Gabapentin as an adjunct to paracervical block for perioperative pain management for first-trimester uterine aspiration: a randomized controlled trial.

Conference Paper

BACKGROUND: Pain management approaches during uterine aspiration vary, which include local anesthetic, oral analgesics, moderate sedation, deep sedation, or a combination of approaches. For local anesthetic approaches specifically, we continue to have suboptimal pain control. Gabapentin as an adjunct to pain management has proven to be beneficial in gynecologic surgery. We sought to evaluate the impact of gabapentin on perioperative pain during surgical management of first-trimester abortion or early pregnancy loss with uterine aspiration under local anesthesia. OBJECTIVE: We hypothesized that adding gabapentin to local anesthesia will reduce perioperative and postoperative pain associated with uterine aspiration. Secondary outcomes included tolerability of gabapentin and postoperative pain, nausea, vomiting, and anxiety. STUDY DESIGN: We conducted a randomized double-blinded placebo-controlled trial of gabapentin 600 mg given 1 to 2 hours preoperatively among subjects receiving a first-trimester uterine aspiration under paracervical block in an outpatient ambulatory surgery center. There were 111 subjects randomized. The primary outcome was pain at time of uterine aspiration as measured on a 100-mm visual analog scale. Secondary outcomes included pain at other perioperative time points. To assess changes in pain measures, an intention to treat mixed effects model was fit with treatment groups (gabapentin vs control) as a between-subjects factor and time point as a within-subjects factor plus their interaction term. Because of a non-normal distribution of pain scores, the area under the curve was calculated for secondary outcomes with comparison of groups utilizing Mann-Whitney U tests. RESULTS: Among the 111 randomized, most subjects were Black or African American (69.4%), mean age was 26 years (±5.5), and mean gestational age was 61.3 days (standard deviation, 14.10). Mean pain scores at time of uterine aspiration were 66.77 (gabapentin) vs 71.06 (placebo), with a mean difference of -3.38 (P=.51). There were no significant changes in pain score preoperatively or intraoperatively. Subjects who received gabapentin had significantly lower levels of pain at 10 minutes after surgery (mean difference [standard error (SE)]=-13.0 [-5.0]; P=.01) and 30 minutes after surgery (mean difference [SE]=-10.8 [-5.1]; P=.03) compared with subjects who received placebo. Median nausea scores and incidence of emesis pre- and postoperatively did not differ between groups. Similarly, anxiety scores did not differ between groups, before or after the procedure. At 10 and 30 minutes after the procedure, most participants reported no side effects or mild side effects, and this did not differ between groups. CONCLUSION: Preoperative gabapentin did not reduce pain during uterine aspiration. However, it did reduce postoperative pain, which may prove to be a desired attribute of its use, particularly in cases where postoperative pain may be a greater challenge.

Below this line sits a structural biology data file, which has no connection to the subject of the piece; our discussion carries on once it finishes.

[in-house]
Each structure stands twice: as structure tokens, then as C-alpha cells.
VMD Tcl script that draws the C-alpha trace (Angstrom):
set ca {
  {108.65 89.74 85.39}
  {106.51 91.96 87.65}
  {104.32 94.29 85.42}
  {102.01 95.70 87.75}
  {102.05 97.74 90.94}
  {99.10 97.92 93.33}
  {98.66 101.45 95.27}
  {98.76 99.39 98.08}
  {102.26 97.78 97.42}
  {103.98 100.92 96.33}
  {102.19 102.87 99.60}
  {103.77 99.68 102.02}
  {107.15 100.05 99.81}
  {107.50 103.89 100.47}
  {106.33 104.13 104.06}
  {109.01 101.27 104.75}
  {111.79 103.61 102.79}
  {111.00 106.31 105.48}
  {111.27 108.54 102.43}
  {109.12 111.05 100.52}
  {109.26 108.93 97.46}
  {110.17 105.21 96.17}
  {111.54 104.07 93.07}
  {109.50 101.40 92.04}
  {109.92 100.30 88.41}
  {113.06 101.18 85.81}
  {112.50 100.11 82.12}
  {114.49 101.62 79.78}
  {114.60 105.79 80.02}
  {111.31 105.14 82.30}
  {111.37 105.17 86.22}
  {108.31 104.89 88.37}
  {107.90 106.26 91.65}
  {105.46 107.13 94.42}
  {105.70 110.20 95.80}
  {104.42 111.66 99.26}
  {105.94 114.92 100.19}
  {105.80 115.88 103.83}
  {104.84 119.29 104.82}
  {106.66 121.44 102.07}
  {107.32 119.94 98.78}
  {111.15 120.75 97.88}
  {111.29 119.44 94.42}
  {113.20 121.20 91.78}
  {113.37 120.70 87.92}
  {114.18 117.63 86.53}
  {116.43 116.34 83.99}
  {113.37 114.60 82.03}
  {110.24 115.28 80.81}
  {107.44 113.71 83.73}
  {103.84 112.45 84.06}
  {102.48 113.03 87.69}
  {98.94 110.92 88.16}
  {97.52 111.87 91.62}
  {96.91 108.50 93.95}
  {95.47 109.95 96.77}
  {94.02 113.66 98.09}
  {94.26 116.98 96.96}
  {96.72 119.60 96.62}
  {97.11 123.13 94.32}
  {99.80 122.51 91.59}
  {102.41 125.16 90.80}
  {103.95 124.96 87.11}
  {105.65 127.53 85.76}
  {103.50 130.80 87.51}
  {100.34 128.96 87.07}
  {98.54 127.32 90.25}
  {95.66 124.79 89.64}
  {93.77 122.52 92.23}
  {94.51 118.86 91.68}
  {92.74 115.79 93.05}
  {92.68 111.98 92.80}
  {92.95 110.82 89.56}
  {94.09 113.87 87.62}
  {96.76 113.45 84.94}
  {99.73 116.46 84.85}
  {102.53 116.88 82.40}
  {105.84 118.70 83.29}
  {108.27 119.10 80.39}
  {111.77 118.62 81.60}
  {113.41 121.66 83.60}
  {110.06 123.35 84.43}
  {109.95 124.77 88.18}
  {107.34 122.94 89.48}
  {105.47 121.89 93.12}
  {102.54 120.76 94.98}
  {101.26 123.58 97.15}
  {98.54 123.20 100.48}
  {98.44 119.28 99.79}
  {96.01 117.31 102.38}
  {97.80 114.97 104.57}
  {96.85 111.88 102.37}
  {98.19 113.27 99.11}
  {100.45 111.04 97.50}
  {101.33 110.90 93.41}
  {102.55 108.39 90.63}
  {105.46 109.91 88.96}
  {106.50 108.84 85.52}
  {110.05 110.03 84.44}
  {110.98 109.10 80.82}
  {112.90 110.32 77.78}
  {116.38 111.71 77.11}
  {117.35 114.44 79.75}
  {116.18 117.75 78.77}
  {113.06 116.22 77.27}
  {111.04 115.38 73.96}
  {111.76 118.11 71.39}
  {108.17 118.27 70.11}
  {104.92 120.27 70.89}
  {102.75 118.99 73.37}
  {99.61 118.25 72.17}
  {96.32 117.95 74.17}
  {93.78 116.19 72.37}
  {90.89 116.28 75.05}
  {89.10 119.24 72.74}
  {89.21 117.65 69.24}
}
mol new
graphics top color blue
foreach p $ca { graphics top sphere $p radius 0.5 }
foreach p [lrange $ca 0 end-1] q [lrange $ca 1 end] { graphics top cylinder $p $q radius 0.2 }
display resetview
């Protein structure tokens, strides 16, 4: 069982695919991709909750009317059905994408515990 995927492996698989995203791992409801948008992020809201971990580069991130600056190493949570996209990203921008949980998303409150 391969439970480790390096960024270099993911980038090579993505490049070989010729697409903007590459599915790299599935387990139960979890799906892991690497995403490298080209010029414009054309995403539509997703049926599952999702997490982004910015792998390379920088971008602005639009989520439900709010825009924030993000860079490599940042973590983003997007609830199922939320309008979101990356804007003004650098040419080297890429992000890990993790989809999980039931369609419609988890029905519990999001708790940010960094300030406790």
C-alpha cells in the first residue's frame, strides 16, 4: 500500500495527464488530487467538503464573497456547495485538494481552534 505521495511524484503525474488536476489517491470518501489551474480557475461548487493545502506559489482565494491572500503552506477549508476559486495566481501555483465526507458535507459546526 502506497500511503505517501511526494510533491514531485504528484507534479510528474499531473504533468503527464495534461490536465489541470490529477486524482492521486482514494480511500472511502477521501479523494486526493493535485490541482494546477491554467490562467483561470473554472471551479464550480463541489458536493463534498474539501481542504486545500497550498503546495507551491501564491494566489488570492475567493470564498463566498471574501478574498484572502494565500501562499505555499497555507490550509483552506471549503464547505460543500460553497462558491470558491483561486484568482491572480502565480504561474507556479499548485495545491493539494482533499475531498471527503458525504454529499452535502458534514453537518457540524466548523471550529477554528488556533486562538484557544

Full Text

Duke Authors

Cited Authors

  • Hailstorks, TP; Cordes, SMD; Cwiak, CA; Gray, BA; Ge, L; Moore, RH; Haddad, LB

Published Date

  • December 2020

Published In

Volume / Issue

  • 223 / 6

Start / End Page

  • 884.e1 - 884.e10

PubMed ID

  • 32534843

Electronic International Standard Serial Number (EISSN)

  • 1097-6868

Digital Object Identifier (DOI)

  • 10.1016/j.ajog.2020.06.011

Conference Location

  • United States